Types of Hypersensitivity

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All allergic and autoimmune diseases develop on the ground of various types of hypersensitivity of the immune system.

Hypersensitivity means the excessive immune reaction against some antigens or allergens.


There are two basic types of hypersensitivity: immediate and delayed.


  • Immediate type of hypersensitivity depends largely on the humoral immune response followed by the synthesis of antibodies of different classes. After contact with an antigen, this type of reaction evolves rapidly and even instantly, from several seconds (in the case of anaphylactic shock) to 12-24 hours (urticaria), in typical cases, in about 30 minutes. The mechanisms of immediate hypersensitivity are the basis of various kinds of immunopathological reactions (anaphylactic, cytotoxic, immune complex-mediated, anti-receptor stimulatory and blocking reactions). Manifestations that develop 4-12 hours or even later after the onset of antigen exposure are considered to be “late” immediate-type reactions.
  • Delayed type of hypersensitivity evolves in 24-72 h after antigenic challenge. Delayed hypersensitivity is mainly maintained by the cooperation of antigen-specific T cells, dendritic cells and phagocytes. It’s a cell-mediated type of hypersensitivity. Well known immunologists P.G.H. Gell and R. Coombs has proposed a classification of different types of hypersensitivity reactions. This division was based on distinct immune mechanisms essential to certain types of immunopathology.

According to Gell and Coombs, five predominant types of immunopathological reactions were defined:

Type I Hypersensitivity– anaphylactic hypersensitivity [Type 1 Hypersensitivity]

Type II Hypersensitivity– cytotoxic hypersensitivity [Type 2 Hypersensitivity]

Type III Hypersensitivity– immune complex-mediated hypersensitivity [Type 3 Hypersensitivity]

Type IV Hypersensitivity– cell-mediated or delayed hypersensitivity [Type 4 Hypersensitivity]

Type V Hypersensitivity– stimulatory and blocking (receptor-mediated) hypersensitivity [Type 5 Hypersensitivity]

Types of Hypersensitivity
Types of hypersensitivity
Source: Grepmed

Type I Hypersensitivity– anaphylactic hypersensitivity [Type 1 Hypersensitivity]


Most allergic diseases develop according to the first type of hypersensitivity reactions (anaphylactic shock, atopic bronchial asthma, urticaria, angioneurotic edema, pollinoses, allergic rhynitis, insect allergy, food allergy, etc.). These reactions, on the other hand, are almost negligible in autoimmune disease pathogenesis.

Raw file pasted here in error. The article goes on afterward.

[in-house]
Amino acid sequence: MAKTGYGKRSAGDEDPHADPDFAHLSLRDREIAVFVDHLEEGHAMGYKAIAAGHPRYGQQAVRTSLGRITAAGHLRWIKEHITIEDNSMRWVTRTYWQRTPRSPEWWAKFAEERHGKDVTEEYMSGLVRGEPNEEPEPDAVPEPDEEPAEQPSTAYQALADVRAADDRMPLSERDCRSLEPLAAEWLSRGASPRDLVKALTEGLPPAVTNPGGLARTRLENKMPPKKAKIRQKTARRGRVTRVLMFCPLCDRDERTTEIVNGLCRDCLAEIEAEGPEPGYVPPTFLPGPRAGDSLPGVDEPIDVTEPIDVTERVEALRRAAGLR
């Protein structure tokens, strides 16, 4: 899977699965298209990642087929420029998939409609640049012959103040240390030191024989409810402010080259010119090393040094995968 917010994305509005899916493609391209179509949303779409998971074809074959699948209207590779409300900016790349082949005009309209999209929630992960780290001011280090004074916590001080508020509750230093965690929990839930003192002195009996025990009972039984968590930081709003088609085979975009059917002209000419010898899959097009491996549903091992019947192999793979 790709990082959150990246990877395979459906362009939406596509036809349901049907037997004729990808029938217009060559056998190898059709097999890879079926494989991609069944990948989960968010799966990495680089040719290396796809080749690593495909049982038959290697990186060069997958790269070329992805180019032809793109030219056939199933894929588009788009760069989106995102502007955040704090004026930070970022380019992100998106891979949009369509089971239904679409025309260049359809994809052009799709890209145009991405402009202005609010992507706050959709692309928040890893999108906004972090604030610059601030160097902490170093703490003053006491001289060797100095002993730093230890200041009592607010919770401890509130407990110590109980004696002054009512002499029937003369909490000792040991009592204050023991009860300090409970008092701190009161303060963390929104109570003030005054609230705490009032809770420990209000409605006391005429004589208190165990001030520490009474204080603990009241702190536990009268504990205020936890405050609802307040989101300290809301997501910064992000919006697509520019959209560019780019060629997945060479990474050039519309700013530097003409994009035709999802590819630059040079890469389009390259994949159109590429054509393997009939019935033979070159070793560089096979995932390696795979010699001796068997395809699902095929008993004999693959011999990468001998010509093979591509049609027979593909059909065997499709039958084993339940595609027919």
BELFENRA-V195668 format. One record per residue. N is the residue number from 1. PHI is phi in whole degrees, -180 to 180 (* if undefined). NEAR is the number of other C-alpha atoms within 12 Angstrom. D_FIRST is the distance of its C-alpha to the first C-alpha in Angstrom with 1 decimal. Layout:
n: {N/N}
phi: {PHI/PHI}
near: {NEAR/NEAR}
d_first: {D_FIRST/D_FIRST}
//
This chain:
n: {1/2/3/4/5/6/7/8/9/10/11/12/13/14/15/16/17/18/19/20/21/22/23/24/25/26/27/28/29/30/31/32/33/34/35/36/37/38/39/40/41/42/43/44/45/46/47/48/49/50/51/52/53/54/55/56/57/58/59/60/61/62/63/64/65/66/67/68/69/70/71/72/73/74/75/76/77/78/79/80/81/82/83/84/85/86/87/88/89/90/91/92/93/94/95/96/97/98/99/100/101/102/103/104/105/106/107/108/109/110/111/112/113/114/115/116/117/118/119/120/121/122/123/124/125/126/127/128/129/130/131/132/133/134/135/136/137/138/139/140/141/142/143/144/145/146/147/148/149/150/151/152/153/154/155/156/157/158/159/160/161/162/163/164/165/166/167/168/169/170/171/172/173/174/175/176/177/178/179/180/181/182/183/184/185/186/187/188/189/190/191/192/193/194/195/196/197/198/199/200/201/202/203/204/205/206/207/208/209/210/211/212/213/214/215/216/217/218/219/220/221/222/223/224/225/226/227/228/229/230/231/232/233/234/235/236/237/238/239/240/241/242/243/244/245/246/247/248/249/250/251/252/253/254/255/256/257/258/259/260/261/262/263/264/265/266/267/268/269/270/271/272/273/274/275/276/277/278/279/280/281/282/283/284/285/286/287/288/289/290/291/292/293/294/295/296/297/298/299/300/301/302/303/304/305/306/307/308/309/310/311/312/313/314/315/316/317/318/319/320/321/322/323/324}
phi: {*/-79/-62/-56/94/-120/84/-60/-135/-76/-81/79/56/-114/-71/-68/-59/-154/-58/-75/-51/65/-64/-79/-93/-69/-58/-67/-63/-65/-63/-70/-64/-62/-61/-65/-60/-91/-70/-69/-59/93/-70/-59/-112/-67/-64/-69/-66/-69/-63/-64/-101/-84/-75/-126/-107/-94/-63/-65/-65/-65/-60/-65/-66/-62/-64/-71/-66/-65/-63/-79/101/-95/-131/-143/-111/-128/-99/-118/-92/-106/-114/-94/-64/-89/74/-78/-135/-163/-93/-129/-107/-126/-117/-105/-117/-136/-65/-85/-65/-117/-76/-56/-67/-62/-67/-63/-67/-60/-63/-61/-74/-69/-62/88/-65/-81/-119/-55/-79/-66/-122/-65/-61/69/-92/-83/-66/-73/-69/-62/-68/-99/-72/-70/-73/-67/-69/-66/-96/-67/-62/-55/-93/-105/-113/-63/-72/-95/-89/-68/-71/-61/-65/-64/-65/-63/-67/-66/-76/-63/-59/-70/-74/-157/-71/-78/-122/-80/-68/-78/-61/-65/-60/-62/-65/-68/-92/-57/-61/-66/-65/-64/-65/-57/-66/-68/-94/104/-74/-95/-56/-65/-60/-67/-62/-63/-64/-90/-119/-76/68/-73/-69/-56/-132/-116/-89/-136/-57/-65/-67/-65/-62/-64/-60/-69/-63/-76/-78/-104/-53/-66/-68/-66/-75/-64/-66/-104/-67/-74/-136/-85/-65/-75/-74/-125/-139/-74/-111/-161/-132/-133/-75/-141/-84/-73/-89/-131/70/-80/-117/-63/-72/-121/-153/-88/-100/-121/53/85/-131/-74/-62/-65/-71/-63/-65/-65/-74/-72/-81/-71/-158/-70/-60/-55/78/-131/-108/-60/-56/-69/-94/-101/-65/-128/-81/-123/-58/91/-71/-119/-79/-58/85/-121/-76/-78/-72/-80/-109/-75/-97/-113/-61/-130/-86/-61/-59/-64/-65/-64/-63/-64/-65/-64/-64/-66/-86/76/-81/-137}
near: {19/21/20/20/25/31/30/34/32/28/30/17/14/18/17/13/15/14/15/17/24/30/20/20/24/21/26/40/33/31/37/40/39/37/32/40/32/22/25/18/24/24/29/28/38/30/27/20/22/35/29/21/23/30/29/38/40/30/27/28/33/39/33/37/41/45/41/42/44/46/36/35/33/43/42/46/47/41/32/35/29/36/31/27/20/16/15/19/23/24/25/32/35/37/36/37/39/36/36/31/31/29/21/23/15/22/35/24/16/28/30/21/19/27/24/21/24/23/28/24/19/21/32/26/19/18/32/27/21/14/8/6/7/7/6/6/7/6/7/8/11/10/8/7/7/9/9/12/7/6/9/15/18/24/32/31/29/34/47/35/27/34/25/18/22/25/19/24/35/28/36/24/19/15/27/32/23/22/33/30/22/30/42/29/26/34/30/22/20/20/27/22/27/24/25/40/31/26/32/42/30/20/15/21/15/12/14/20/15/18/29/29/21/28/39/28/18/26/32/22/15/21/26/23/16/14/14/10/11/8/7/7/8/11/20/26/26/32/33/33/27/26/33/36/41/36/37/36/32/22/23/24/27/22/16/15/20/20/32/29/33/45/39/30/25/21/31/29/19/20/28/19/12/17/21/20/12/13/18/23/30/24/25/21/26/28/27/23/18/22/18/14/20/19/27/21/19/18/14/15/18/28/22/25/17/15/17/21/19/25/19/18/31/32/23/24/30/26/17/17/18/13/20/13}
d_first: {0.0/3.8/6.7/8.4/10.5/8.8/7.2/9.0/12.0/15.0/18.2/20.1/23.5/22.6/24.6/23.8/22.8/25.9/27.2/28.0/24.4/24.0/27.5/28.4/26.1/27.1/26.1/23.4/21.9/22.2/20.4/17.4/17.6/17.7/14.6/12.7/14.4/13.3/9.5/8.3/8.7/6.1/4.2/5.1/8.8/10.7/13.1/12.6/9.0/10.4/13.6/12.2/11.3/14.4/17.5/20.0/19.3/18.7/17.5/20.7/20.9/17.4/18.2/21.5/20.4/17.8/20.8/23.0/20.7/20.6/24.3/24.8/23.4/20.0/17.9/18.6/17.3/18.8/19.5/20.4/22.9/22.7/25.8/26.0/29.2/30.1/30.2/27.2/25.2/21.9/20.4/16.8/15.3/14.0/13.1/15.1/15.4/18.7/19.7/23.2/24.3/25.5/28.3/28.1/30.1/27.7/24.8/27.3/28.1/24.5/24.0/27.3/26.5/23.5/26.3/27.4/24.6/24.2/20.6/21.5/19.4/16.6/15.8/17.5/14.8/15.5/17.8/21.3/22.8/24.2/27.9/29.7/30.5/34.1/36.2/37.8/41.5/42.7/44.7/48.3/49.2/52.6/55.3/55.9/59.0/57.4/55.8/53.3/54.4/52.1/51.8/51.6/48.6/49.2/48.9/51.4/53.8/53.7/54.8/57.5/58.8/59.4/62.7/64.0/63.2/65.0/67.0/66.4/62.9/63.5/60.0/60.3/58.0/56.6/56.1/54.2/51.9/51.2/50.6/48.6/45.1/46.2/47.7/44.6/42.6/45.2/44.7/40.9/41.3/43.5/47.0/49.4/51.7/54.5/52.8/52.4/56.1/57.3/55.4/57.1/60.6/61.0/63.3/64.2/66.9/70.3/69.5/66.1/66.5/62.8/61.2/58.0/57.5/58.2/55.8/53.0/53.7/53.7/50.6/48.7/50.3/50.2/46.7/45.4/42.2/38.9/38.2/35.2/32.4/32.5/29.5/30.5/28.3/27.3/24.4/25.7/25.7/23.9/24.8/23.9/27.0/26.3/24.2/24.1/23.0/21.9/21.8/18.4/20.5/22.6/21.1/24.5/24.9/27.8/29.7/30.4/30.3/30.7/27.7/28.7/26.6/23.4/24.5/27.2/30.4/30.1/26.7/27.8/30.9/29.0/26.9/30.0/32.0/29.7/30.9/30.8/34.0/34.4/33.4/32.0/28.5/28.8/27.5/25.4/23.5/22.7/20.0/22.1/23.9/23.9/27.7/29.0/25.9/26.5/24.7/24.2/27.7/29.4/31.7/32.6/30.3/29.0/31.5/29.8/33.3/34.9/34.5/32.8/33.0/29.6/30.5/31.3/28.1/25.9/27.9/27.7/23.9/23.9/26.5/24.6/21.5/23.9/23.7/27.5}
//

Types of Hypersensitivity
Type-1-Hypersensitivity

Type II Hypersensitivity– cytotoxic hypersensitivity(Type 2 Hypersensitivity)


The reactions of the second type result from the antibody recognition of cell-bound antigens. Antibodies engaged in these reactions are probably class IgM and IgG. As the immune complex on the cell membrane has been formed, the classical pathway activation complement is initiated. Membrane attack complex destroys target cells that cause tissue damage. These cytotoxic reactions can be triggered by different autoantigens, bacterial antigens, chemical substances and drugs adsorbed on the cell surface.

Another pathway of cytotoxic hypersensitivity is provided by killer cells and phagocytes – antibody-dependent cell-mediated cytotoxicity – ADCC. It is exhibited by phagocytic myeloid cells (polymorphs and monocytes) and by natural killer cells (NK) with Fc receptors for Ig molecules. The contact between the effector and the target cells via the immune complex triggers the release of cytotoxic molecules from leukocytes, thereby promoting target lyses.

A large number of autoimmune processes are evoked by a cytotoxic mechanism. It is prevalent in various diseases affecting blood cells (autoimmune hemolytic anemia, aplastic anemia, agranulocytosis, thrombocytopenic purpura or Werlhof’s disease, etc where blood cells are destroyed by antibody-mediated lyses.

Type-II-Cytotoxic-Hypersensitivity